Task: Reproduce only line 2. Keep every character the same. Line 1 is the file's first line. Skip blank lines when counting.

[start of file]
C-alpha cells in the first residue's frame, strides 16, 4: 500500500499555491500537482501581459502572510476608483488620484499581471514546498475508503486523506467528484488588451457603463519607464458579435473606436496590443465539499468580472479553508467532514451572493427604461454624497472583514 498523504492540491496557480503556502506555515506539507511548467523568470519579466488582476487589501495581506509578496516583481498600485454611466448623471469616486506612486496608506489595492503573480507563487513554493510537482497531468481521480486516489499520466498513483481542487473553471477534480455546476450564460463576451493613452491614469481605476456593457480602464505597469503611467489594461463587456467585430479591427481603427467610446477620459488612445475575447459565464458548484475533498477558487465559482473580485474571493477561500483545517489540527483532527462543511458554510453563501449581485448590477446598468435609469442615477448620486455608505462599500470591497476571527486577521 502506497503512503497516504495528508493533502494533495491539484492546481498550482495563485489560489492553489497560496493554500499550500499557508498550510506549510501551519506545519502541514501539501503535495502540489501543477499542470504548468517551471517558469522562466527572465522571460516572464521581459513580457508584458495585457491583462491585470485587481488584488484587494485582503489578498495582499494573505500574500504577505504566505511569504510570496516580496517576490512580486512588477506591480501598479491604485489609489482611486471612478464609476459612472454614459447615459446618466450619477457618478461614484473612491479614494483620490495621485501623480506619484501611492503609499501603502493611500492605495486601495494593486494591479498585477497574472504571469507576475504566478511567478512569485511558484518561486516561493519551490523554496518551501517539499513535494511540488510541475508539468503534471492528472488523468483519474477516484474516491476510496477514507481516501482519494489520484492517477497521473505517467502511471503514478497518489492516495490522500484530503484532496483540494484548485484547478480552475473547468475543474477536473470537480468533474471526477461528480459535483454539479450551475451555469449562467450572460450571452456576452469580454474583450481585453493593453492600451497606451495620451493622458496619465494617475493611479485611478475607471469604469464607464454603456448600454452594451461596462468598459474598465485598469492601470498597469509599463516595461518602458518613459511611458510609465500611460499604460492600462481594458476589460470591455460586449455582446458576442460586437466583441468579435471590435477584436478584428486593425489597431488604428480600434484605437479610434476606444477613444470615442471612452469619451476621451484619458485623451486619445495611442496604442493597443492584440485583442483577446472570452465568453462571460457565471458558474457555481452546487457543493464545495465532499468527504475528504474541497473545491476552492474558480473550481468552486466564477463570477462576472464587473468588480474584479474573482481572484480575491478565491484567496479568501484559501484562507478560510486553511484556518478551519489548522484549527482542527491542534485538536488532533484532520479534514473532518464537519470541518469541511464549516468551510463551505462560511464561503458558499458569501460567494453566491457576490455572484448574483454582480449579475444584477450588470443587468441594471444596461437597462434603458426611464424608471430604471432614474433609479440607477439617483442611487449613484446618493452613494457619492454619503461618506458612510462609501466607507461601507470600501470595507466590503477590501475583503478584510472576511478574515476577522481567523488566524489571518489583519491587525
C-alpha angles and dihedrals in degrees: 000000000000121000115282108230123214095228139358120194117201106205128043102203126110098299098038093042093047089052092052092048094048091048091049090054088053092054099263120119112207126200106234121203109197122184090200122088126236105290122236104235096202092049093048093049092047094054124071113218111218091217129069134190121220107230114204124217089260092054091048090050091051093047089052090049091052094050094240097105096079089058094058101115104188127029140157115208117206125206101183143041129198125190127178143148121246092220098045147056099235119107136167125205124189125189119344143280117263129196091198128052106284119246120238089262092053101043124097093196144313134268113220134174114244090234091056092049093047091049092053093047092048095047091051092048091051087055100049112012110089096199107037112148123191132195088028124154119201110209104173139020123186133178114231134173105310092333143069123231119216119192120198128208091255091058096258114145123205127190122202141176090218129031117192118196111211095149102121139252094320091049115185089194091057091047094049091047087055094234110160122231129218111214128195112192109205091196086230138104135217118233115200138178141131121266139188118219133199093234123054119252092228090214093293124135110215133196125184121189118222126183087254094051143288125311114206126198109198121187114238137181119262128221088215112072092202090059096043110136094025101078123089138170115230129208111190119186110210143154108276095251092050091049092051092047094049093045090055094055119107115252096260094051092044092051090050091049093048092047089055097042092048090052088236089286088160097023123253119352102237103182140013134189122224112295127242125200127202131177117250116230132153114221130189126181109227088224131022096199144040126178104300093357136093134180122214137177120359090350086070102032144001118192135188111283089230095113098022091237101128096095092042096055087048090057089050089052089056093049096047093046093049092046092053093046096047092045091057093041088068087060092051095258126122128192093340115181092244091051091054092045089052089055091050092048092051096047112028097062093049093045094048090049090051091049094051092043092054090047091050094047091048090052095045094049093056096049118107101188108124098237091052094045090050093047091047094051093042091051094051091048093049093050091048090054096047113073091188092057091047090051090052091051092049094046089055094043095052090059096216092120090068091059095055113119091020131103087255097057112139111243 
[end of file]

C-alpha angles and dihedrals in degrees: 000000000000121000115282108230123214095228139358120194117201106205128043102203126110098299098038093042093047089052092052092048094048091048091049090054088053092054099263120119112207126200106234121203109197122184090200122088126236105290122236104235096202092049093048093049092047094054124071113218111218091217129069134190121220107230114204124217089260092054091048090050091051093047089052090049091052094050094240097105096079089058094058101115104188127029140157115208117206125206101183143041129198125190127178143148121246092220098045147056099235119107136167125205124189125189119344143280117263129196091198128052106284119246120238089262092053101043124097093196144313134268113220134174114244090234091056092049093047091049092053093047092048095047091051092048091051087055100049112012110089096199107037112148123191132195088028124154119201110209104173139020123186133178114231134173105310092333143069123231119216119192120198128208091255091058096258114145123205127190122202141176090218129031117192118196111211095149102121139252094320091049115185089194091057091047094049091047087055094234110160122231129218111214128195112192109205091196086230138104135217118233115200138178141131121266139188118219133199093234123054119252092228090214093293124135110215133196125184121189118222126183087254094051143288125311114206126198109198121187114238137181119262128221088215112072092202090059096043110136094025101078123089138170115230129208111190119186110210143154108276095251092050091049092051092047094049093045090055094055119107115252096260094051092044092051090050091049093048092047089055097042092048090052088236089286088160097023123253119352102237103182140013134189122224112295127242125200127202131177117250116230132153114221130189126181109227088224131022096199144040126178104300093357136093134180122214137177120359090350086070102032144001118192135188111283089230095113098022091237101128096095092042096055087048090057089050089052089056093049096047093046093049092046092053093046096047092045091057093041088068087060092051095258126122128192093340115181092244091051091054092045089052089055091050092048092051096047112028097062093049093045094048090049090051091049094051092043092054090047091050094047091048090052095045094049093056096049118107101188108124098237091052094045090050093047091047094051093042091051094051091048093049093050091048090054096047113073091188092057091047090051090052091051092049094046089055094043095052090059096216092120090068091059095055113119091020131103087255097057112139111243 